I get a little frustrated with the phrase “gamification” because people say it, but it’s not what they mean. They don’t mean they want it to be more like a game. They really mean they want the experience to be more pleasurable. There’s a lot of ways to make your experience more pleasurable. It could just be giving you simple feedback. Games do that pretty well, usually, but giving simple feedback doesn’t turn something into a game. Maybe your interface is ugly. Make it less ugly. Make it clearer and easier to figure out what buttons to touch. Games do that, but you can do that and not have it be a game. I tend to prefer the phrase “motivational.” Motivational design. People want to improve the motivational design of something, so that people have different motivations for using the system.

striiv gamificationGamesBeat: Fitness is picking up on gamification a lot now. I’ve got one of these health trackers myself. I talked to the Basis people, and they were saying, “We decided not to go too far with games and gamification because people don’t really think of their health as a game. They think of it is as more serious business.”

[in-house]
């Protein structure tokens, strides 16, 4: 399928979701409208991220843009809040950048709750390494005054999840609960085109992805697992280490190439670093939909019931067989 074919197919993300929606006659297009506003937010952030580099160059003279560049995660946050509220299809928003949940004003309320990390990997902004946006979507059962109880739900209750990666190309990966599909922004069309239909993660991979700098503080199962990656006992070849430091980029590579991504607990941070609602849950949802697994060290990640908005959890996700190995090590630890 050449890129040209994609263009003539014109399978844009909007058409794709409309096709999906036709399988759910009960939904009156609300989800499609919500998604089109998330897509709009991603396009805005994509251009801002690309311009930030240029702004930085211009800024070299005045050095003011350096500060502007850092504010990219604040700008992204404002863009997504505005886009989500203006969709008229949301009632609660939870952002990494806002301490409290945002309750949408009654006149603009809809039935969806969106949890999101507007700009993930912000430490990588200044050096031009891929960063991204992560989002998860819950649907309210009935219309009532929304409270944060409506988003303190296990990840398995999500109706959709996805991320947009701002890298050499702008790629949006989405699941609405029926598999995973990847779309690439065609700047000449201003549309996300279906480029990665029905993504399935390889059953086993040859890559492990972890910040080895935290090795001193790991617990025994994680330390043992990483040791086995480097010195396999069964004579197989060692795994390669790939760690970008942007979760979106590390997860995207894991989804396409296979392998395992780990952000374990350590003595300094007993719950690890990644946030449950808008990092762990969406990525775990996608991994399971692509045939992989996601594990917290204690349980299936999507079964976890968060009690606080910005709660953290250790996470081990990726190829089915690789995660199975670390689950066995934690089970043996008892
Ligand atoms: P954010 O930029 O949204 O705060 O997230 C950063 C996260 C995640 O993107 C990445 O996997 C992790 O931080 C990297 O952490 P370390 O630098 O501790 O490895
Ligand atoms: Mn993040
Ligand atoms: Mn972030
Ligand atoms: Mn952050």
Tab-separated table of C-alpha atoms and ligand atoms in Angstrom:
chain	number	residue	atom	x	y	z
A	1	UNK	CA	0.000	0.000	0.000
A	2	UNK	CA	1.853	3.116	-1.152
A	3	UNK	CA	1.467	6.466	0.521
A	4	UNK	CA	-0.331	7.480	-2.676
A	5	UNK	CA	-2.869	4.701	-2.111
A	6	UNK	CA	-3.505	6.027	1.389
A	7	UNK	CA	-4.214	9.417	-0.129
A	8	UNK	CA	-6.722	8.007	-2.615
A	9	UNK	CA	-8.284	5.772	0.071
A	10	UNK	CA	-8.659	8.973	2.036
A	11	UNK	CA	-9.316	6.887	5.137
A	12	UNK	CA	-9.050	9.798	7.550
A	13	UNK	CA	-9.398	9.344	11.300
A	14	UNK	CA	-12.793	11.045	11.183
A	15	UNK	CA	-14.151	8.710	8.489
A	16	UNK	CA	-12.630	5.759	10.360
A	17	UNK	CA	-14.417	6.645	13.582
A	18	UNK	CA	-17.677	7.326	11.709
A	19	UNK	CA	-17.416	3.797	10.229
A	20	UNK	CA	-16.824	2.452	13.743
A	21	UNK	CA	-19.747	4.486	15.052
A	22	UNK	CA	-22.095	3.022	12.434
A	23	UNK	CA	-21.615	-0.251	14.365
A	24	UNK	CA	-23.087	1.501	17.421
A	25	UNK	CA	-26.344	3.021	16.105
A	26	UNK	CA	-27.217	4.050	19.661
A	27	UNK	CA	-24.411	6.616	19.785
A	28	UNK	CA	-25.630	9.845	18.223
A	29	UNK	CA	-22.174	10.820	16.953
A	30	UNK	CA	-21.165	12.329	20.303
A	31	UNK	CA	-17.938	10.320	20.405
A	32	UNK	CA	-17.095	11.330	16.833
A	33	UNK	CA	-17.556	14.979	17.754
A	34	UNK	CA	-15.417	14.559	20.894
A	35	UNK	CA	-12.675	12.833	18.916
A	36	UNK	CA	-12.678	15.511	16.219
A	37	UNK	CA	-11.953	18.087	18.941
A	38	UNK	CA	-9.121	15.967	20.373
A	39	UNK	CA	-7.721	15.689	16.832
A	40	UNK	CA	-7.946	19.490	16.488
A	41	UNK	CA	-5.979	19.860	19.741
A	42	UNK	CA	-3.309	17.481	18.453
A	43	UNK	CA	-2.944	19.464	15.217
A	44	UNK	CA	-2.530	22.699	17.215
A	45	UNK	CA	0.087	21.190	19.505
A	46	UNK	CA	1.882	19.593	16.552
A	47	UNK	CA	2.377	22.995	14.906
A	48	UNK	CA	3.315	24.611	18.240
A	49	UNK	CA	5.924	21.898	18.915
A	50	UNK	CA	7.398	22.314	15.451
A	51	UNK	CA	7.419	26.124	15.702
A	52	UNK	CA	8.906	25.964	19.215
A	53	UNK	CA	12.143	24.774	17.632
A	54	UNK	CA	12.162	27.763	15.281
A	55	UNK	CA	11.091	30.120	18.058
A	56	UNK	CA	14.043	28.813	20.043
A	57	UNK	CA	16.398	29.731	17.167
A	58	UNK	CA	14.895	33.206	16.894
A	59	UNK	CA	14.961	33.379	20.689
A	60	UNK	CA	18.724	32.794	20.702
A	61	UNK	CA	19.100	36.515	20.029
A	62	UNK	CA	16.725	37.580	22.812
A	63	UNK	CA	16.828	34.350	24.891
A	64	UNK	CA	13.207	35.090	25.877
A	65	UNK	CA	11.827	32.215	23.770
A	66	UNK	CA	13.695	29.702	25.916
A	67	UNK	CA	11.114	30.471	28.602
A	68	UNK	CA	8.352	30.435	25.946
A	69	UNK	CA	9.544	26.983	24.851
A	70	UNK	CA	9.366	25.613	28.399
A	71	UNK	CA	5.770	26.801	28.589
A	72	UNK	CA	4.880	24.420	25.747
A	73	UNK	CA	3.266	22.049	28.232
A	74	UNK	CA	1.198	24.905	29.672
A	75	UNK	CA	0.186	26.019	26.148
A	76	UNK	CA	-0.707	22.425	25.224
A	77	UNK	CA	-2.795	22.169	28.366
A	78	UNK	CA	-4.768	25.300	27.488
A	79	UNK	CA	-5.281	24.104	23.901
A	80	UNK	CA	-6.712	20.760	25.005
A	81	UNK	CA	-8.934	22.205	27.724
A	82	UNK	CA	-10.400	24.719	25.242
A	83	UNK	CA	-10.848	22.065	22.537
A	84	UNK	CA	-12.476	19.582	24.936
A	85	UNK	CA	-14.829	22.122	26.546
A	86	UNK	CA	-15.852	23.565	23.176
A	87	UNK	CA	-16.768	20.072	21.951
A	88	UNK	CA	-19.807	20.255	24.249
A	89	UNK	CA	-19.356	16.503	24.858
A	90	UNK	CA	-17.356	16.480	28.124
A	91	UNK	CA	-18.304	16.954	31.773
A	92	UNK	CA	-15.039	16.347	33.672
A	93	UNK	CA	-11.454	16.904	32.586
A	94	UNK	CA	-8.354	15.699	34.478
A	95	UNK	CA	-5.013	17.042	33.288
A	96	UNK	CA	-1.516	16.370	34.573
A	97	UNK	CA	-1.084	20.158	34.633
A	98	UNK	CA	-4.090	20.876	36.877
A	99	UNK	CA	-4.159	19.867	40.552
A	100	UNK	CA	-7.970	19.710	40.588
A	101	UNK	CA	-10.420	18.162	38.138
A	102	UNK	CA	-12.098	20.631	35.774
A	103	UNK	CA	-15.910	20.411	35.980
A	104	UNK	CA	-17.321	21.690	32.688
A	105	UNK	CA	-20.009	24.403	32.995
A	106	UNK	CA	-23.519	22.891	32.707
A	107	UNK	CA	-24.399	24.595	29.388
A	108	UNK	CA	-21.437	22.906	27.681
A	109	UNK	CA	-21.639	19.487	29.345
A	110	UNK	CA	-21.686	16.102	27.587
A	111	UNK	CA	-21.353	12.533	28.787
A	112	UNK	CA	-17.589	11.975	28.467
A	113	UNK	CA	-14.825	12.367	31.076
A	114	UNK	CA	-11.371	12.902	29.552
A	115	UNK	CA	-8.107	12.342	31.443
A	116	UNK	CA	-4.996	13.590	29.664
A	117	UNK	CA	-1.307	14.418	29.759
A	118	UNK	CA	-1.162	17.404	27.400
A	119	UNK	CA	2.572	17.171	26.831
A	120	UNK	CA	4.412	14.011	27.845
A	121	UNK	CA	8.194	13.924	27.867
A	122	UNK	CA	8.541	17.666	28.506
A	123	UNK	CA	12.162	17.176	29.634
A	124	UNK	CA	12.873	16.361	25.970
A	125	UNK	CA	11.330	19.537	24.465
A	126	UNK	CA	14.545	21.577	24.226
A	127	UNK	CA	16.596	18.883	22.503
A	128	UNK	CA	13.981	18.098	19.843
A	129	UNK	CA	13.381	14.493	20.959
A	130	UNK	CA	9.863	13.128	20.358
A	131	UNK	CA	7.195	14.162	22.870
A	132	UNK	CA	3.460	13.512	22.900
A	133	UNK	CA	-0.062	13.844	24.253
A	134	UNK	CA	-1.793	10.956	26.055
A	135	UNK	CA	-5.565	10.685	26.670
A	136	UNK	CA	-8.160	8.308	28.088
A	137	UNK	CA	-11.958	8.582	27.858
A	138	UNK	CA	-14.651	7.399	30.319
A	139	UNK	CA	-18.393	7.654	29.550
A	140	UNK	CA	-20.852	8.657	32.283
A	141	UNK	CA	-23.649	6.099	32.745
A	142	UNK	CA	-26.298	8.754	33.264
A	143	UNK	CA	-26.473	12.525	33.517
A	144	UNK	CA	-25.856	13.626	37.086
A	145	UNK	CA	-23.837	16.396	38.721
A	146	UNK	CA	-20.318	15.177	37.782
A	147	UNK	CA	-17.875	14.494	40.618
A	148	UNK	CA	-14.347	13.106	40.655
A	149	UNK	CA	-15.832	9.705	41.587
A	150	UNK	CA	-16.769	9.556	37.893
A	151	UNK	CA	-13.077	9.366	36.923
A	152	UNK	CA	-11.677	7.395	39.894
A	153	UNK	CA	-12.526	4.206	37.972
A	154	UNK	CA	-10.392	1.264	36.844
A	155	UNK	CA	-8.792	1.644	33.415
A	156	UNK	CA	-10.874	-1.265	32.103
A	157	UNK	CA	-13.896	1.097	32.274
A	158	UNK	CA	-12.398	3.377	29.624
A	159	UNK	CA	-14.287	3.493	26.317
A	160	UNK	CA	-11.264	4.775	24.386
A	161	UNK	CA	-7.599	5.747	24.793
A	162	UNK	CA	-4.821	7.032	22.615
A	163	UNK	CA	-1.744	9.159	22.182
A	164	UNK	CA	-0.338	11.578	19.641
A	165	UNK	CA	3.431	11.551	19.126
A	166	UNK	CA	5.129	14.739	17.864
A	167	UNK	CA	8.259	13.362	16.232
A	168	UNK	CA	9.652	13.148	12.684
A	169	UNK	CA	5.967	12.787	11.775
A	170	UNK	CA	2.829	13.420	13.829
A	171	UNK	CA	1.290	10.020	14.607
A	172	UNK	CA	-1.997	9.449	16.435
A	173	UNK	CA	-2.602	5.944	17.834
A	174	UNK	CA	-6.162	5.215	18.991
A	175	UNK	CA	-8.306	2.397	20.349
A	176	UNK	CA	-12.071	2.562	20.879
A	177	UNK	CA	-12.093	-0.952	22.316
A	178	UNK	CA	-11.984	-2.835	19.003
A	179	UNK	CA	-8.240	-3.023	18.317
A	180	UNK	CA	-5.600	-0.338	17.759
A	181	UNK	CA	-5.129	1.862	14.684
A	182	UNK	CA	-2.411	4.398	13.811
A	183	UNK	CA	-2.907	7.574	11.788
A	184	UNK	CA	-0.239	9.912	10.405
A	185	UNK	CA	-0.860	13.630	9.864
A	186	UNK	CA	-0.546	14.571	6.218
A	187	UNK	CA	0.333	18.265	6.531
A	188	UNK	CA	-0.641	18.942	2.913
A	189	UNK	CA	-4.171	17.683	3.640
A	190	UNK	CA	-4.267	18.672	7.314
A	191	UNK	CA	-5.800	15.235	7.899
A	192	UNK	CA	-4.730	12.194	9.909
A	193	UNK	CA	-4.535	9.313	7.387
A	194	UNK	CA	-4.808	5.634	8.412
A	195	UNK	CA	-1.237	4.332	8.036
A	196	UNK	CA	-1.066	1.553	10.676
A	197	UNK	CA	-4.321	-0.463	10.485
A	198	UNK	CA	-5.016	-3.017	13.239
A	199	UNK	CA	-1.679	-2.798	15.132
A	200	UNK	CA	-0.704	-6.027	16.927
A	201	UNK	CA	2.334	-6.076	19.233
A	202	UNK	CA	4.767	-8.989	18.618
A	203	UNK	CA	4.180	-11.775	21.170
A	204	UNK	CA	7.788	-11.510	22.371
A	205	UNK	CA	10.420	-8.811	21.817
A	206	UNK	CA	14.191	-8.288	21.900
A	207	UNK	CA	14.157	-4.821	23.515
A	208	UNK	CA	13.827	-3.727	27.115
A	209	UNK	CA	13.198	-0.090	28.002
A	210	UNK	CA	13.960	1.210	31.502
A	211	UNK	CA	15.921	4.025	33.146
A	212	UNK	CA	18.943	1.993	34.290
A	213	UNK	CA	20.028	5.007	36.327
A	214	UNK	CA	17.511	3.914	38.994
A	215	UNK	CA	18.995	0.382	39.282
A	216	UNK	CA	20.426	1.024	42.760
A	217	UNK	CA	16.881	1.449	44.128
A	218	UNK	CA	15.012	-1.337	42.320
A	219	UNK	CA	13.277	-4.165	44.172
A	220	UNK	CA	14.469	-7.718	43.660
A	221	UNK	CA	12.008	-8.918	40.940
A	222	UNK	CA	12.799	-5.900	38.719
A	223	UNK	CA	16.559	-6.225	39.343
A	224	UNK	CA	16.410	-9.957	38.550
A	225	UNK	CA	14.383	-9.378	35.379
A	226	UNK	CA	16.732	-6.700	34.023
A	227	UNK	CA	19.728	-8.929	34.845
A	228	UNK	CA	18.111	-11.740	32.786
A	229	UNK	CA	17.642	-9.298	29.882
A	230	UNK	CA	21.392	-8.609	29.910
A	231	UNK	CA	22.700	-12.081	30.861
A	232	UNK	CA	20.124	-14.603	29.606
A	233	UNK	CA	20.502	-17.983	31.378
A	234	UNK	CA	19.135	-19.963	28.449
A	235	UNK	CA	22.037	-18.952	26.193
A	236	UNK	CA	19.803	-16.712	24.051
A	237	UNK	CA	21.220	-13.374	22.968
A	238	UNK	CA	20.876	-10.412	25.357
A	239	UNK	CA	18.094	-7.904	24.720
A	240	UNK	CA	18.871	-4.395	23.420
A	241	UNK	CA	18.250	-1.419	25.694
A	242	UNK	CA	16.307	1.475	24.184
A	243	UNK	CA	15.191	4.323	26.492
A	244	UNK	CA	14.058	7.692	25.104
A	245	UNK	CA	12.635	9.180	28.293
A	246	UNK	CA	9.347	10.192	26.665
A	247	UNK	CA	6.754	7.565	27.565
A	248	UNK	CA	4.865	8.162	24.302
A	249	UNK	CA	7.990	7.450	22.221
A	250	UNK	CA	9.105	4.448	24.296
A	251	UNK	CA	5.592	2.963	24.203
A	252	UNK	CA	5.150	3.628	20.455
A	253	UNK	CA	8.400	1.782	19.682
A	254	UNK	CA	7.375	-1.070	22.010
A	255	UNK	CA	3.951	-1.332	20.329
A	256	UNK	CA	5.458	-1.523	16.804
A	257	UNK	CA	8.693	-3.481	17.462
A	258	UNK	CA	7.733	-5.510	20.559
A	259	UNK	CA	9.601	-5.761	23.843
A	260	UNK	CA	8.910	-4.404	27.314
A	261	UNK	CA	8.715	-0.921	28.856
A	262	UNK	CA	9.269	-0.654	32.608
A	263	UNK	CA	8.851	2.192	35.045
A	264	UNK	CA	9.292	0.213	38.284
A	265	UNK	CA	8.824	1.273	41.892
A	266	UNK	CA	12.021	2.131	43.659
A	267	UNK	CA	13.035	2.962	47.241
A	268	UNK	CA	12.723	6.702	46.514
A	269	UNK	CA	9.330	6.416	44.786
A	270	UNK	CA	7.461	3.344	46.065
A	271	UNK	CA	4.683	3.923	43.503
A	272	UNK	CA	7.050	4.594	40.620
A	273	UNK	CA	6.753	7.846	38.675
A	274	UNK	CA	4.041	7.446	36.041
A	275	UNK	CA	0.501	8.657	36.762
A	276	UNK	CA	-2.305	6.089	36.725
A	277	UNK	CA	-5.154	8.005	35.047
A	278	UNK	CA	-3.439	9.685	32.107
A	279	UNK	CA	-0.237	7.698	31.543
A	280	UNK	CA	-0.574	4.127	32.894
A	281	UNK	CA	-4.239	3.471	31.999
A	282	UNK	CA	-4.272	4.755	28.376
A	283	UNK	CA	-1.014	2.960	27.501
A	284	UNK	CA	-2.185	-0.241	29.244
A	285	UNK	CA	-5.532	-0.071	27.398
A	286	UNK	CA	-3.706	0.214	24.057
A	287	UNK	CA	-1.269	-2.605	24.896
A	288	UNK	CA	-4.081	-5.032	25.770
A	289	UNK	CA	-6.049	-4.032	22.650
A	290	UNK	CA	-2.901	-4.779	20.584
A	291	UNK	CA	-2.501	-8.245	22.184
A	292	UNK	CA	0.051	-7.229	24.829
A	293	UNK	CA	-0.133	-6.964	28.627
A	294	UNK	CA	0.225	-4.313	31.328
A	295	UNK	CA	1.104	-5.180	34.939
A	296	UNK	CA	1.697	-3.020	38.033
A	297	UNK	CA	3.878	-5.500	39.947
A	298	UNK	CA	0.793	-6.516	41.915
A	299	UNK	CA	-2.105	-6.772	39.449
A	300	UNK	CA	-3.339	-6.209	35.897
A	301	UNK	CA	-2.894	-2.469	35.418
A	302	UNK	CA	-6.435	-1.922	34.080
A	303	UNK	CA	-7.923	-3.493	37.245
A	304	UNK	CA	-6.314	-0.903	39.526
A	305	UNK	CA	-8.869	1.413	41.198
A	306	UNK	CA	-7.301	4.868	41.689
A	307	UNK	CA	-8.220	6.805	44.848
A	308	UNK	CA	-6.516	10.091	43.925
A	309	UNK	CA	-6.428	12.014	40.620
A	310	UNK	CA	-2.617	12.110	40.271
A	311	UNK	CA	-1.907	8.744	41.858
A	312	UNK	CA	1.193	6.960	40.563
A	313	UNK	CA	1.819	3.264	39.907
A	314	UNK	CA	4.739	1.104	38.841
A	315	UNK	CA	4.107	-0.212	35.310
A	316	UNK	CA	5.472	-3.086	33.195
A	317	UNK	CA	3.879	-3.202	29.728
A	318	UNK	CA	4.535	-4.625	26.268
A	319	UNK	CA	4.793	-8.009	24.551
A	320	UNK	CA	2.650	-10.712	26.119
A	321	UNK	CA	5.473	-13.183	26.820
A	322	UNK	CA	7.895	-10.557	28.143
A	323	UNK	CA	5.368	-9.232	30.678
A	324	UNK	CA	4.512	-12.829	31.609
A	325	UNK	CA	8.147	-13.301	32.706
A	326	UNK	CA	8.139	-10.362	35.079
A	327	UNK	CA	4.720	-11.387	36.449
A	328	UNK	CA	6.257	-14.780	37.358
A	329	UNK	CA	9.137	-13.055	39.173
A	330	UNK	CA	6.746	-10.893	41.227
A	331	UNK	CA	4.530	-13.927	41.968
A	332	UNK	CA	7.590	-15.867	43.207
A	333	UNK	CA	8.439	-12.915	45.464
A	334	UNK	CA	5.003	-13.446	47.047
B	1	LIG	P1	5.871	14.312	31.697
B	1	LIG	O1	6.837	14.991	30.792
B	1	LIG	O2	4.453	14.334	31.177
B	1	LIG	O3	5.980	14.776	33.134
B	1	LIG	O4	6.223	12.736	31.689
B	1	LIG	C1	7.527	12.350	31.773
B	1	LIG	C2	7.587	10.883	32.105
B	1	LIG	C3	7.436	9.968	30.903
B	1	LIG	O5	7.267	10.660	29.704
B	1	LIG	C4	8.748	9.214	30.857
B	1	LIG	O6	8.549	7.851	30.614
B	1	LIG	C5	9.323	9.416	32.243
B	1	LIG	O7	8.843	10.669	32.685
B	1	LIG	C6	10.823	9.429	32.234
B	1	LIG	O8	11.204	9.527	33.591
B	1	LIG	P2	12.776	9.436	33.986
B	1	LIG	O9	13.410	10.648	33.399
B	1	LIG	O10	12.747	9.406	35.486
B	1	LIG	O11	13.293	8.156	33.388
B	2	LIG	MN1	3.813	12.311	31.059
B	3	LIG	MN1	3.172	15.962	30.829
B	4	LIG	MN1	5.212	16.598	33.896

Schell: I know plenty of people who think of golf as serious business. It’s a game. The Olympics are games. People think of them as serious business. I get where you’re coming from there. I can see why they might say that, but that does feel a little weird to me.

GamesBeat: They do have the regular achievements and goals that you would set.

Schell: Well, then they have a game.